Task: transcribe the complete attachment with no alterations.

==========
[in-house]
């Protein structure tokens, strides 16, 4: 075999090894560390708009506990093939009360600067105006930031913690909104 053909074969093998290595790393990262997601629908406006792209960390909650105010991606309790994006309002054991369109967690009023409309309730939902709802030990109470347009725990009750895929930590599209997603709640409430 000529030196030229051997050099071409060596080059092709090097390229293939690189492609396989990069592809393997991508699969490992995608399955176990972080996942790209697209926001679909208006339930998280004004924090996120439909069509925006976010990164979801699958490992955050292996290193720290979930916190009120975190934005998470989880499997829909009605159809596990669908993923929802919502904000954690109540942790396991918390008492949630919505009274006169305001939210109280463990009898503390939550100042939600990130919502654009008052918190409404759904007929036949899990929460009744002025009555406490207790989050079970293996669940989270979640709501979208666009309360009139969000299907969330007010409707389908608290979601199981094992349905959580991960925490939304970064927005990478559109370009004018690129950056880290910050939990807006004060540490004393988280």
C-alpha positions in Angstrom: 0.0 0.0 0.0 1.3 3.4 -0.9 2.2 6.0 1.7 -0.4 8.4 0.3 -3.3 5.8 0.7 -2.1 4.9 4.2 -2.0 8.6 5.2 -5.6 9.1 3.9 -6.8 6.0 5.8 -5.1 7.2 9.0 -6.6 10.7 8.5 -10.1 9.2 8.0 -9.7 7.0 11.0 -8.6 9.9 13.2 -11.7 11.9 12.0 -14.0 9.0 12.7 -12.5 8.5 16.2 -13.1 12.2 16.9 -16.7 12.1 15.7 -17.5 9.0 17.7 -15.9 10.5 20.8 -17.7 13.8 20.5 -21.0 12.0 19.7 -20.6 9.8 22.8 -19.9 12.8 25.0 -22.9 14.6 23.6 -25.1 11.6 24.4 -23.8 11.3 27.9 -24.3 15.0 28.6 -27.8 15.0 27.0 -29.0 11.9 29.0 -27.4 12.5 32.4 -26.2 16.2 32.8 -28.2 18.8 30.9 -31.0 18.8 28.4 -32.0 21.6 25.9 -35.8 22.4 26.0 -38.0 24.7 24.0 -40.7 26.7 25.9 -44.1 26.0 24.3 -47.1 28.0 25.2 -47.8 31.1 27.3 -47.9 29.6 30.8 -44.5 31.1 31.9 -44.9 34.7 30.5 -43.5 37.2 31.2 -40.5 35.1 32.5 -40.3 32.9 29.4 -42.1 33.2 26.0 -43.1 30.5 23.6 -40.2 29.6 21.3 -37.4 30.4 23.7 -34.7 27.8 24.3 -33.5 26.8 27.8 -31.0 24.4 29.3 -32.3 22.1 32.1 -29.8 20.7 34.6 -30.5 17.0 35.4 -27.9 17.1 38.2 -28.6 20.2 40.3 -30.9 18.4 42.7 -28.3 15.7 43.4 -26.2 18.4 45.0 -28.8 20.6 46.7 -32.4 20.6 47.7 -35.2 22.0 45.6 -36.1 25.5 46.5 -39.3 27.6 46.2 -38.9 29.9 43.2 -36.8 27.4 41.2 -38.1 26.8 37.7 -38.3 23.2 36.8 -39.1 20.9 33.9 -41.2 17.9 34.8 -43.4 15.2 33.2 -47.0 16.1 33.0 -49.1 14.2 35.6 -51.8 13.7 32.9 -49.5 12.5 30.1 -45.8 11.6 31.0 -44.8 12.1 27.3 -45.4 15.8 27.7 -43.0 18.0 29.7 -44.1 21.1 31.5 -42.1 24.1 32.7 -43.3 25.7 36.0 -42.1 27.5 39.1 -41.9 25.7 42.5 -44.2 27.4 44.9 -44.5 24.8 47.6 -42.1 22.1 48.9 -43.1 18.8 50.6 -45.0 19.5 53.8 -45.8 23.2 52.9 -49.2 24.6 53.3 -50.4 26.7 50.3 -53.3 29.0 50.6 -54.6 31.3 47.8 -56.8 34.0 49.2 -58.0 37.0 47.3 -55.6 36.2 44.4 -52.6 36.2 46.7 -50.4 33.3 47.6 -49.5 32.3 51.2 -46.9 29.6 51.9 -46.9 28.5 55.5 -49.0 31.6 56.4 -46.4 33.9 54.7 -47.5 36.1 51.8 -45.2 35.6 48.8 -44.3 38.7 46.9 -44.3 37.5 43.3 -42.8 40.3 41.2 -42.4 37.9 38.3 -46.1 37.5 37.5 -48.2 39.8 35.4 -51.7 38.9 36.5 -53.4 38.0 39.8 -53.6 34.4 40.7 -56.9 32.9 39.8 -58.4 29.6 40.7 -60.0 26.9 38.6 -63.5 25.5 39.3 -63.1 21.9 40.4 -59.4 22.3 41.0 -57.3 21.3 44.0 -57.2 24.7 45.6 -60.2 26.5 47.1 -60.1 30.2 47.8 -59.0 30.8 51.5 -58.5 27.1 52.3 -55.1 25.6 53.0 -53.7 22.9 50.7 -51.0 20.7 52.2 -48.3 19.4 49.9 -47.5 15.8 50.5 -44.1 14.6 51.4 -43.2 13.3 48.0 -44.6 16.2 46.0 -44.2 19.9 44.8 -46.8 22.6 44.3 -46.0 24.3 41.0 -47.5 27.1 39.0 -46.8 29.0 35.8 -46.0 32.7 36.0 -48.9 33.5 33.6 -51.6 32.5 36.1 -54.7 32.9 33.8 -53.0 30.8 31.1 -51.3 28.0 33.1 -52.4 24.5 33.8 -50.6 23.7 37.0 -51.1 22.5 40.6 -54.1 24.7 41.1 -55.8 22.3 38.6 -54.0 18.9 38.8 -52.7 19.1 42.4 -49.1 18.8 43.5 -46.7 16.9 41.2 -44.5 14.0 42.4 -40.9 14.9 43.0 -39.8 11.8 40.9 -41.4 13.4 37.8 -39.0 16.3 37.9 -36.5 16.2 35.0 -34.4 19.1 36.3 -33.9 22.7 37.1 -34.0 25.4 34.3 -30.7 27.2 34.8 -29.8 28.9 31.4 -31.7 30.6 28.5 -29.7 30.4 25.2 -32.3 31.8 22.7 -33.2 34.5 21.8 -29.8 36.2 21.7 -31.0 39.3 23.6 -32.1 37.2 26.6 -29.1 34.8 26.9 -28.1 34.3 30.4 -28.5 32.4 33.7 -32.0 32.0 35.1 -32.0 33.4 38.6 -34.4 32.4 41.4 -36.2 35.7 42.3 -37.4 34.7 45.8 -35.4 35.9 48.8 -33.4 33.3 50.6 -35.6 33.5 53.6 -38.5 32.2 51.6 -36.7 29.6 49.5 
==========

[in-house]
């Protein structure tokens, strides 16, 4: 075999090894560390708009506990093939009360600067105006930031913690909104 053909074969093998290595790393990262997601629908406006792209960390909650105010991606309790994006309002054991369109967690009023409309309730939902709802030990109470347009725990009750895929930590599209997603709640409430 000529030196030229051997050099071409060596080059092709090097390229293939690189492609396989990069592809393997991508699969490992995608399955176990972080996942790209697209926001679909208006339930998280004004924090996120439909069509925006976010990164979801699958490992955050292996290193720290979930916190009120975190934005998470989880499997829909009605159809596990669908993923929802919502904000954690109540942790396991918390008492949630919505009274006169305001939210109280463990009898503390939550100042939600990130919502654009008052918190409404759904007929036949899990929460009744002025009555406490207790989050079970293996669940989270979640709501979208666009309360009139969000299907969330007010409707389908608290979601199981094992349905959580991960925490939304970064927005990478559109370009004018690129950056880290910050939990807006004060540490004393988280």
C-alpha positions in Angstrom: 0.0 0.0 0.0 1.3 3.4 -0.9 2.2 6.0 1.7 -0.4 8.4 0.3 -3.3 5.8 0.7 -2.1 4.9 4.2 -2.0 8.6 5.2 -5.6 9.1 3.9 -6.8 6.0 5.8 -5.1 7.2 9.0 -6.6 10.7 8.5 -10.1 9.2 8.0 -9.7 7.0 11.0 -8.6 9.9 13.2 -11.7 11.9 12.0 -14.0 9.0 12.7 -12.5 8.5 16.2 -13.1 12.2 16.9 -16.7 12.1 15.7 -17.5 9.0 17.7 -15.9 10.5 20.8 -17.7 13.8 20.5 -21.0 12.0 19.7 -20.6 9.8 22.8 -19.9 12.8 25.0 -22.9 14.6 23.6 -25.1 11.6 24.4 -23.8 11.3 27.9 -24.3 15.0 28.6 -27.8 15.0 27.0 -29.0 11.9 29.0 -27.4 12.5 32.4 -26.2 16.2 32.8 -28.2 18.8 30.9 -31.0 18.8 28.4 -32.0 21.6 25.9 -35.8 22.4 26.0 -38.0 24.7 24.0 -40.7 26.7 25.9 -44.1 26.0 24.3 -47.1 28.0 25.2 -47.8 31.1 27.3 -47.9 29.6 30.8 -44.5 31.1 31.9 -44.9 34.7 30.5 -43.5 37.2 31.2 -40.5 35.1 32.5 -40.3 32.9 29.4 -42.1 33.2 26.0 -43.1 30.5 23.6 -40.2 29.6 21.3 -37.4 30.4 23.7 -34.7 27.8 24.3 -33.5 26.8 27.8 -31.0 24.4 29.3 -32.3 22.1 32.1 -29.8 20.7 34.6 -30.5 17.0 35.4 -27.9 17.1 38.2 -28.6 20.2 40.3 -30.9 18.4 42.7 -28.3 15.7 43.4 -26.2 18.4 45.0 -28.8 20.6 46.7 -32.4 20.6 47.7 -35.2 22.0 45.6 -36.1 25.5 46.5 -39.3 27.6 46.2 -38.9 29.9 43.2 -36.8 27.4 41.2 -38.1 26.8 37.7 -38.3 23.2 36.8 -39.1 20.9 33.9 -41.2 17.9 34.8 -43.4 15.2 33.2 -47.0 16.1 33.0 -49.1 14.2 35.6 -51.8 13.7 32.9 -49.5 12.5 30.1 -45.8 11.6 31.0 -44.8 12.1 27.3 -45.4 15.8 27.7 -43.0 18.0 29.7 -44.1 21.1 31.5 -42.1 24.1 32.7 -43.3 25.7 36.0 -42.1 27.5 39.1 -41.9 25.7 42.5 -44.2 27.4 44.9 -44.5 24.8 47.6 -42.1 22.1 48.9 -43.1 18.8 50.6 -45.0 19.5 53.8 -45.8 23.2 52.9 -49.2 24.6 53.3 -50.4 26.7 50.3 -53.3 29.0 50.6 -54.6 31.3 47.8 -56.8 34.0 49.2 -58.0 37.0 47.3 -55.6 36.2 44.4 -52.6 36.2 46.7 -50.4 33.3 47.6 -49.5 32.3 51.2 -46.9 29.6 51.9 -46.9 28.5 55.5 -49.0 31.6 56.4 -46.4 33.9 54.7 -47.5 36.1 51.8 -45.2 35.6 48.8 -44.3 38.7 46.9 -44.3 37.5 43.3 -42.8 40.3 41.2 -42.4 37.9 38.3 -46.1 37.5 37.5 -48.2 39.8 35.4 -51.7 38.9 36.5 -53.4 38.0 39.8 -53.6 34.4 40.7 -56.9 32.9 39.8 -58.4 29.6 40.7 -60.0 26.9 38.6 -63.5 25.5 39.3 -63.1 21.9 40.4 -59.4 22.3 41.0 -57.3 21.3 44.0 -57.2 24.7 45.6 -60.2 26.5 47.1 -60.1 30.2 47.8 -59.0 30.8 51.5 -58.5 27.1 52.3 -55.1 25.6 53.0 -53.7 22.9 50.7 -51.0 20.7 52.2 -48.3 19.4 49.9 -47.5 15.8 50.5 -44.1 14.6 51.4 -43.2 13.3 48.0 -44.6 16.2 46.0 -44.2 19.9 44.8 -46.8 22.6 44.3 -46.0 24.3 41.0 -47.5 27.1 39.0 -46.8 29.0 35.8 -46.0 32.7 36.0 -48.9 33.5 33.6 -51.6 32.5 36.1 -54.7 32.9 33.8 -53.0 30.8 31.1 -51.3 28.0 33.1 -52.4 24.5 33.8 -50.6 23.7 37.0 -51.1 22.5 40.6 -54.1 24.7 41.1 -55.8 22.3 38.6 -54.0 18.9 38.8 -52.7 19.1 42.4 -49.1 18.8 43.5 -46.7 16.9 41.2 -44.5 14.0 42.4 -40.9 14.9 43.0 -39.8 11.8 40.9 -41.4 13.4 37.8 -39.0 16.3 37.9 -36.5 16.2 35.0 -34.4 19.1 36.3 -33.9 22.7 37.1 -34.0 25.4 34.3 -30.7 27.2 34.8 -29.8 28.9 31.4 -31.7 30.6 28.5 -29.7 30.4 25.2 -32.3 31.8 22.7 -33.2 34.5 21.8 -29.8 36.2 21.7 -31.0 39.3 23.6 -32.1 37.2 26.6 -29.1 34.8 26.9 -28.1 34.3 30.4 -28.5 32.4 33.7 -32.0 32.0 35.1 -32.0 33.4 38.6 -34.4 32.4 41.4 -36.2 35.7 42.3 -37.4 34.7 45.8 -35.4 35.9 48.8 -33.4 33.3 50.6 -35.6 33.5 53.6 -38.5 32.2 51.6 -36.7 29.6 49.5 